Sr. Iphielya: Oy Vey, Christmas Can Be Difficult

Sr. Iphielya
Hello, there.  I’m just getting the hang of this email and, oh my, there is a lot to learn.  So many buttons!

Well, it seems there are more than a few of you out there that could stand a little more empathy and understanding in your lives.  Sr. Iphielya is here and in the motherhouse, so let’s spend a few moments together, shall we?

I received many, many letters since I made my debut on Mary Tyler Mom last week.  I love her, don’t you?  Such a nice lady.  Where was I?  Oh, yes, the letters.  I do wish to respond to all of them, and I will, but it will take some time, please.  Single file will do nicely.

Christmas is just around the corner.  Seven days and counting, my friends!  This time of year is difficult for many of us.  So much to do, so little $ to do it with, so many dramas with the family, and lots and lots of deep seated feelings of grief and loss bubbling up to the surface.  In the convent, I learned that efficiency is a virtue, so I am going to try and address two letters with one post!

During this season of joy, merriment, family and office gatherings, many of our hearts hang heavy with the things we don’t have, but wish we did.  For some, it is toys for the little ones.  For others it is that little one — the little baby we wish to hold and call our own.  And for others still, it is the one who held us when we were babies.

The holiday season often means we spend lots and lots of time with cookies and cousins.  There is small talk and good cheer, but there is also forced cheer.  You know what I mean, don’t you?  That gathering where all together are doing their level best to ignore the sadness that is shared, but so often not discussed.  One of my letter writers wrote to me in hopes of finding another mother, as she had lost her own this past summer.  Oh, dear.  Losing a mother is hard.  I know this myself.  For those of us lucky ones, our mothers were all they should be.  They loved and cared for us, cheered us up, prodded us, poked us when needed, and held us when things weren’t going too well.  There is no other soul that does quite what a mother does for us, is there?

If you’ve lost your mom, these holidays of family and cheer can be difficult.  And as hard as Christmas Day will be, Mother’s Day will hurt you, too.  I like to think that the holidays turn up the volume of our hearts.  All that we feel is just a little more intense this time of year.  And that first year?  That first year when your mother won’t be baking the cookies, wrapping the gifts, encouraging her flock to behave as they should — that is one of the hardest of all.

I’ve some words of advice for you.  Nuns always do, you know, have words of advice.  I do hope you will consider them in the spirit in which they are offered — with love and empathy.  Consider remembering your Mom that day.  Be it with the green and radish Jell-o mold you told me about, or with a toast before the feast.  Talk about her.  Mention her name.  Acknowledge that she is missed.  If tears are shed, offer a Kleenex.  There is no shame in a tear being shed for a loved one gone before us.  We miss them.  It’s okay to talk about that.

Other gatherings may include a loss that is more personal.  Like for the reader who shared the difficulty of infertility.  Unlike losing a mom, a grown adult who all recognize and miss when gone, the loss of a child through miscarriage, or even the idea of a child, the desire of a child, is not always as well recognized.  People don’t understand it, do they?  There is no great way to grieve that loss publicly, or even with others you may be close to.  I might suggest, when the well intentioned (one hopes) comments come about, as they most certainly will, you act as a duck and let that water roll off your back.  Talk to your partner about your pain.  He, or she (it is the 21st century, even for us nuns), will understand in a way others will not.  Or, at least, I hope they will.  I suppose even your partners don’t always understand that pain.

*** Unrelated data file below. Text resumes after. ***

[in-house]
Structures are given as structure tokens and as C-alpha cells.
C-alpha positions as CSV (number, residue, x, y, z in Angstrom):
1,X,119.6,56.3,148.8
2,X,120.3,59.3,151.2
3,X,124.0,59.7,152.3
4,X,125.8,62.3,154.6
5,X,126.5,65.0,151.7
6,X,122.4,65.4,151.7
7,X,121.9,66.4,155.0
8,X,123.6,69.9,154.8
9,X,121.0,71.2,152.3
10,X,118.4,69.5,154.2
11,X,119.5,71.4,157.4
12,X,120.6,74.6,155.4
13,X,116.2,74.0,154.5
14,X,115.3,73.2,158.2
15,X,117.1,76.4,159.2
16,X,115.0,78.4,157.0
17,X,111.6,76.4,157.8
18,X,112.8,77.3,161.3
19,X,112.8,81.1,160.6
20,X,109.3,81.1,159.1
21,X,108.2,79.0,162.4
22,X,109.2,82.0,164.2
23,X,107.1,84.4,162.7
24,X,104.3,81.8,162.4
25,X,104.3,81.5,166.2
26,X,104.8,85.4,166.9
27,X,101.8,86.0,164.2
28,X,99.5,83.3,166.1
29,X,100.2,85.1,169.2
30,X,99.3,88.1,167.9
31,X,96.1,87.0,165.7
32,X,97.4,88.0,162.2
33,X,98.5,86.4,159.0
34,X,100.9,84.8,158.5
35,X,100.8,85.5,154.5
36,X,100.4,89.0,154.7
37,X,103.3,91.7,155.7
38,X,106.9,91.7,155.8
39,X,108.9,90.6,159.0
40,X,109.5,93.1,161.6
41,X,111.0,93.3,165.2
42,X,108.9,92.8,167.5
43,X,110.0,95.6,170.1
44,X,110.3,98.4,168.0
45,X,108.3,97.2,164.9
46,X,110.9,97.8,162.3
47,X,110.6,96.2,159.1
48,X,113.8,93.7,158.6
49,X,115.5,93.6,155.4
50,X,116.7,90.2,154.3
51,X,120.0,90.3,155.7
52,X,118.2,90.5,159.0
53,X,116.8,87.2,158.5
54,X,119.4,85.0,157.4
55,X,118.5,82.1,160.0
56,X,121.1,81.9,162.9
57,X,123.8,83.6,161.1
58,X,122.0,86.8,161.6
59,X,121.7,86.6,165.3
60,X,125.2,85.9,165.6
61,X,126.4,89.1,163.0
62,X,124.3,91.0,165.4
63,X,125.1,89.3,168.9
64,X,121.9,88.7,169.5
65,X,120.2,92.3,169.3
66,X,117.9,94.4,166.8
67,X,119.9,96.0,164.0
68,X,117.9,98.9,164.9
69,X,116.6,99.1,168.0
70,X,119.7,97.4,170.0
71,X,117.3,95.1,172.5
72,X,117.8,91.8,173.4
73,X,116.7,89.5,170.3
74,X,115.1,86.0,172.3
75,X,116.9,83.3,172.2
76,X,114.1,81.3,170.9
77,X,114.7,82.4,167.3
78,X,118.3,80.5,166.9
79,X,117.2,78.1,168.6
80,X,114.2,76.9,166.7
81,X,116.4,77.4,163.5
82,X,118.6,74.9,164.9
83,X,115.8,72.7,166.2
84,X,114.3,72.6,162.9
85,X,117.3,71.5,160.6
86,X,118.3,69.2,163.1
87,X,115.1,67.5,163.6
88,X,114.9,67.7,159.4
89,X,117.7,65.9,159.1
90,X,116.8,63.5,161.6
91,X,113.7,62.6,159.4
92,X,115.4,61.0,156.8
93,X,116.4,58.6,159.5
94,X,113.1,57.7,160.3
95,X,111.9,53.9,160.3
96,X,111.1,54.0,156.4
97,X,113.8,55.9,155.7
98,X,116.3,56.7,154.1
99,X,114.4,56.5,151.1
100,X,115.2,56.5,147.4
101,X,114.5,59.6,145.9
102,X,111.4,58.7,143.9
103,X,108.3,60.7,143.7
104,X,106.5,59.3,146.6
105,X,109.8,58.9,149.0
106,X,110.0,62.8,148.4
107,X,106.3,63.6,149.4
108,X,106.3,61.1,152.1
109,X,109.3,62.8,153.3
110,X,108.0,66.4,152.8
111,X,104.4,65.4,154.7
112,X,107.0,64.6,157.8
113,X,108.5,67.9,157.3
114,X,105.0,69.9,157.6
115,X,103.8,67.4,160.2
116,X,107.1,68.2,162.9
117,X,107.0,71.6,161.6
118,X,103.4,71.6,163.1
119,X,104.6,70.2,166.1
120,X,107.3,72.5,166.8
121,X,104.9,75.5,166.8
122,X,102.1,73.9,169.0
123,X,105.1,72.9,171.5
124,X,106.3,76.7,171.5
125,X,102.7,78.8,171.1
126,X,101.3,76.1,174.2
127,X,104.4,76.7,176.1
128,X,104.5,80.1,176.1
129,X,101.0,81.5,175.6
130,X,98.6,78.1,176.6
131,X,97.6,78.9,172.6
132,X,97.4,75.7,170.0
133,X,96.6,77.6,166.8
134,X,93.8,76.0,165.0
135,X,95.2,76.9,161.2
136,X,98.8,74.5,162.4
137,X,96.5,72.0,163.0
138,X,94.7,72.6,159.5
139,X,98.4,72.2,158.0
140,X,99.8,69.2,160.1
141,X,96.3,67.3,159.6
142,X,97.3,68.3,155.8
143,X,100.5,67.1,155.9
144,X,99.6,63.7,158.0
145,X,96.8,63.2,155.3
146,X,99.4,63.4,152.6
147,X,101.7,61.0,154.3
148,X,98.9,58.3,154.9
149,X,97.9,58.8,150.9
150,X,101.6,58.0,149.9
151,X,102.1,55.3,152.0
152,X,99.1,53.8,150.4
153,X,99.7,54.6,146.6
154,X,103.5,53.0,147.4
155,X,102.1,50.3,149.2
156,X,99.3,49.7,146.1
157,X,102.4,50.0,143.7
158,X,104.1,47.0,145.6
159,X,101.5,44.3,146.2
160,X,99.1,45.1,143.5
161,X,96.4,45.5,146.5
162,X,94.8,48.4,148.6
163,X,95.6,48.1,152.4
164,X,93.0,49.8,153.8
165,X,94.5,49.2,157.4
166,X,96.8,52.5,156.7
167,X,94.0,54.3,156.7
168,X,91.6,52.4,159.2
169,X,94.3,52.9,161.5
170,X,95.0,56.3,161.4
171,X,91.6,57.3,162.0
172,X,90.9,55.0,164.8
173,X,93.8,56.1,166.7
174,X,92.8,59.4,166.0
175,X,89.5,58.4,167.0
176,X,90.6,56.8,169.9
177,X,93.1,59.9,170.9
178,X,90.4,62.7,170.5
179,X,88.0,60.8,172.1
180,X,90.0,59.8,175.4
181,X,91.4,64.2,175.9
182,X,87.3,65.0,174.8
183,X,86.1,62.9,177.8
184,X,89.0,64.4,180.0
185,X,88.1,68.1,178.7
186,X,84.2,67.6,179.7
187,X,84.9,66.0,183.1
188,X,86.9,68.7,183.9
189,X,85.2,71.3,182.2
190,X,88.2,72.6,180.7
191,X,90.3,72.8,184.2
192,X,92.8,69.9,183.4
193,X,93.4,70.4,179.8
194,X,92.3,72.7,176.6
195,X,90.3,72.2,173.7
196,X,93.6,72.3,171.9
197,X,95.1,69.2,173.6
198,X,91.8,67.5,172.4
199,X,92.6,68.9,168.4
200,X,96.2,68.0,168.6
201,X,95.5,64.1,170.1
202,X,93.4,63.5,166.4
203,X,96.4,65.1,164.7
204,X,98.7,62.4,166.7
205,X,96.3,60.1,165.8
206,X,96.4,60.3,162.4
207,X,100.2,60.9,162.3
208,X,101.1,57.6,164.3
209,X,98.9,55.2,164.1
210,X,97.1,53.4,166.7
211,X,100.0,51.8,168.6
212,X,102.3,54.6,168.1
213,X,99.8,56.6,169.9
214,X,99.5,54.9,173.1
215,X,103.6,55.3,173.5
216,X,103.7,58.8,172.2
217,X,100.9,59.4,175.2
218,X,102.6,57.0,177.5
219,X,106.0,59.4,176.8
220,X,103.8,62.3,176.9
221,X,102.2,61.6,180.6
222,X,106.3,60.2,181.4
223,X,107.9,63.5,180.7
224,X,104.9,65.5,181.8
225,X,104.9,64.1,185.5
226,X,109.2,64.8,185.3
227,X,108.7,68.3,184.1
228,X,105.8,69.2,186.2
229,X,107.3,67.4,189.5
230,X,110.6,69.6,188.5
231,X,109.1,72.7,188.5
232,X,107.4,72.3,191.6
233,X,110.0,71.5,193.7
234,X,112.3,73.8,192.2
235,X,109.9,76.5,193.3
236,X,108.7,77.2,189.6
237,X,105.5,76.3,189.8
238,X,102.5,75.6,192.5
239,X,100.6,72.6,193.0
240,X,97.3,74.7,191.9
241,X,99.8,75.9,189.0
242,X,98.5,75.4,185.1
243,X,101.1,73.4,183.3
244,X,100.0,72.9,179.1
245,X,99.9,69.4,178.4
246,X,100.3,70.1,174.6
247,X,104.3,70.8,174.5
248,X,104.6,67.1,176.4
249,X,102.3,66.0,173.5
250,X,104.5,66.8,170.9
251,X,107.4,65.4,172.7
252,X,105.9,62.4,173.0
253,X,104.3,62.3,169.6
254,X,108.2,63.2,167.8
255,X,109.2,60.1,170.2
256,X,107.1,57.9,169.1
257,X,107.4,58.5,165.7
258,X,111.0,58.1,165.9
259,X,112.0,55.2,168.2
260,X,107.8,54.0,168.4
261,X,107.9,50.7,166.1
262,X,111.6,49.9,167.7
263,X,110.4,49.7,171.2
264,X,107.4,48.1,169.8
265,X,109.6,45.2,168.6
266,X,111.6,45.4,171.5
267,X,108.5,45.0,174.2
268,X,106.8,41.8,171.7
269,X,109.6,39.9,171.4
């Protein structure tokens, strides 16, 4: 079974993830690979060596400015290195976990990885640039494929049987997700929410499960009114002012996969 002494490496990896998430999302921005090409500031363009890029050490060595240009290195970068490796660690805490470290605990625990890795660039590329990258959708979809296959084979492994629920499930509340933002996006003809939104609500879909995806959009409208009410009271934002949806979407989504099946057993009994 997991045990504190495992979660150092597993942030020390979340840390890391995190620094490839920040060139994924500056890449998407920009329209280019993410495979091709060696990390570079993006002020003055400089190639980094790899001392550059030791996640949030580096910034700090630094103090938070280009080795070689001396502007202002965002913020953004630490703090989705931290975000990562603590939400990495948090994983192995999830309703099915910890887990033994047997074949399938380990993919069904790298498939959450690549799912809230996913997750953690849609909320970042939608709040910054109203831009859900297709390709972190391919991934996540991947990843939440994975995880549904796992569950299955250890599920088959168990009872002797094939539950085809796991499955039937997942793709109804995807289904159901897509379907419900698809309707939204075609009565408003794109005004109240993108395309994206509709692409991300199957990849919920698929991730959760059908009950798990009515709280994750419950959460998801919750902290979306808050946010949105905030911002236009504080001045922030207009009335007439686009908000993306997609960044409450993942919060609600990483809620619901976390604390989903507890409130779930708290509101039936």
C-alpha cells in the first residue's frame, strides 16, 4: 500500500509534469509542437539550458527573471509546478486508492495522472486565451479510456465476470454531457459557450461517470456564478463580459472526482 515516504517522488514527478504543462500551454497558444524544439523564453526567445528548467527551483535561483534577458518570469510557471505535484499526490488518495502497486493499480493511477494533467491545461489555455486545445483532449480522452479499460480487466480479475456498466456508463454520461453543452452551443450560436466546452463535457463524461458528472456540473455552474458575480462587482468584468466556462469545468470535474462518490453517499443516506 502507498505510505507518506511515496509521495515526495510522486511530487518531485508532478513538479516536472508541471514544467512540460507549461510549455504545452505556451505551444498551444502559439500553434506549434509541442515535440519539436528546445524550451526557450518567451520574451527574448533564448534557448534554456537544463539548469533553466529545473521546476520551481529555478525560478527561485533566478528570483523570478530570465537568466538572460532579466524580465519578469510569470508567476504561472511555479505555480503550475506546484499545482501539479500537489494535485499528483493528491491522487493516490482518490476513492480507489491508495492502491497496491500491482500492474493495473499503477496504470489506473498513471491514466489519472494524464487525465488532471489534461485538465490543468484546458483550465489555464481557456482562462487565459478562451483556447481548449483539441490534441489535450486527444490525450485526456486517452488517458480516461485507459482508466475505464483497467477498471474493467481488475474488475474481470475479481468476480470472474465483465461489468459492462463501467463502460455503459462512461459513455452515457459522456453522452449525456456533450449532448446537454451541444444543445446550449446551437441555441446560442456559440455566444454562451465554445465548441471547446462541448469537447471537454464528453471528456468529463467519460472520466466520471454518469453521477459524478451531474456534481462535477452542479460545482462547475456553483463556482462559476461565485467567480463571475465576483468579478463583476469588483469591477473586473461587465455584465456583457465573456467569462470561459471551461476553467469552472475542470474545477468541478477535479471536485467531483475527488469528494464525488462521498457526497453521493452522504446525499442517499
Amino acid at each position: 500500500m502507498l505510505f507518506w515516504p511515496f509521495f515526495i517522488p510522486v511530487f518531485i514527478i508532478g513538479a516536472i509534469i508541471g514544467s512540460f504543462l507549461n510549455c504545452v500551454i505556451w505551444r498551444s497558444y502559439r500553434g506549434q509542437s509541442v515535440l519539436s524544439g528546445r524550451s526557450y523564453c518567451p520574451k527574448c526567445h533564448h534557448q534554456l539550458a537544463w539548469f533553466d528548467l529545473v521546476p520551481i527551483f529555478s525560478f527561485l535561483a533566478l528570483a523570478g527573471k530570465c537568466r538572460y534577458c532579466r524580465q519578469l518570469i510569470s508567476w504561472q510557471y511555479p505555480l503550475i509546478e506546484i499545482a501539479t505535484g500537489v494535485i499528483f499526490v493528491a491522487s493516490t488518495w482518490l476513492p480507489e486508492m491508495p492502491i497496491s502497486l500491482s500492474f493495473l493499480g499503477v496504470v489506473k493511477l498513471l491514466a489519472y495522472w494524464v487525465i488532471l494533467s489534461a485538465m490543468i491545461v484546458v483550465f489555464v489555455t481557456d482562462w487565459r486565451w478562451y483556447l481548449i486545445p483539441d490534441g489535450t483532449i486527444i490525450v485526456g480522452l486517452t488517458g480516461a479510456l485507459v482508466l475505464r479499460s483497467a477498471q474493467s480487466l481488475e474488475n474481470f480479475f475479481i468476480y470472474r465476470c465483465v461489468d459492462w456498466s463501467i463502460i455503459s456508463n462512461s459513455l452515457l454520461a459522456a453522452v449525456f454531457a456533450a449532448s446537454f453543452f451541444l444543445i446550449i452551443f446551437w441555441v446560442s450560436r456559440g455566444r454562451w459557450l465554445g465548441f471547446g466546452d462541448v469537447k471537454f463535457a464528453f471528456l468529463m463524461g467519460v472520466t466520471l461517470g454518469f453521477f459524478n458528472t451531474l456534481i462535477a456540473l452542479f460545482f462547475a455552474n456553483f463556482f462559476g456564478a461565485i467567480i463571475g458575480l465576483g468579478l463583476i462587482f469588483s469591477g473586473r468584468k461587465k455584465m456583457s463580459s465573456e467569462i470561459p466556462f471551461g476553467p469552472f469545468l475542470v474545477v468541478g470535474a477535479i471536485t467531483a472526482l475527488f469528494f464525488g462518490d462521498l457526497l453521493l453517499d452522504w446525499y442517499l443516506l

My point is, dear one, is that the insensitive comments you receive are uneducated, but not malicious.  They want for you what you want, these folks free with the advice, and think their comments might just help.  You know and I know they do not.  This week of celebrations will no doubt provide ample opportunity for the “well intentioned” in your life to trot out their advice for you.  They don’t want to know of your medical difficulty.  They just don’t.  They want you to have a child, because they know you want one.  It is sad, to be sure, but I believe it is true.

Harsh, perhaps.  I am sorry for that.  I know from experience the holidays can be brutal.  Sr. Iphielya wants to prepare you for that brutality.  Arm you with some coping skills that will help you get through the day.  Some years, that is the best we can hope for, right?  Get though the day.  I assure you that come January, that volume on your feelings will eek down just a bit.  You will feel a little more yourself and less vulnerable.  I do hope so for you.

Alrighty, dear ones!  Sr. Iphielya is being called to mediate a squabble over who will peel the potatoes and who will mash the potatoes for Sunday dinner.  Please do take care of yourself this holiday season.  And remember, the motherhouse is just an email away!



3 Replies to “Sr. Iphielya: Oy Vey, Christmas Can Be Difficult”

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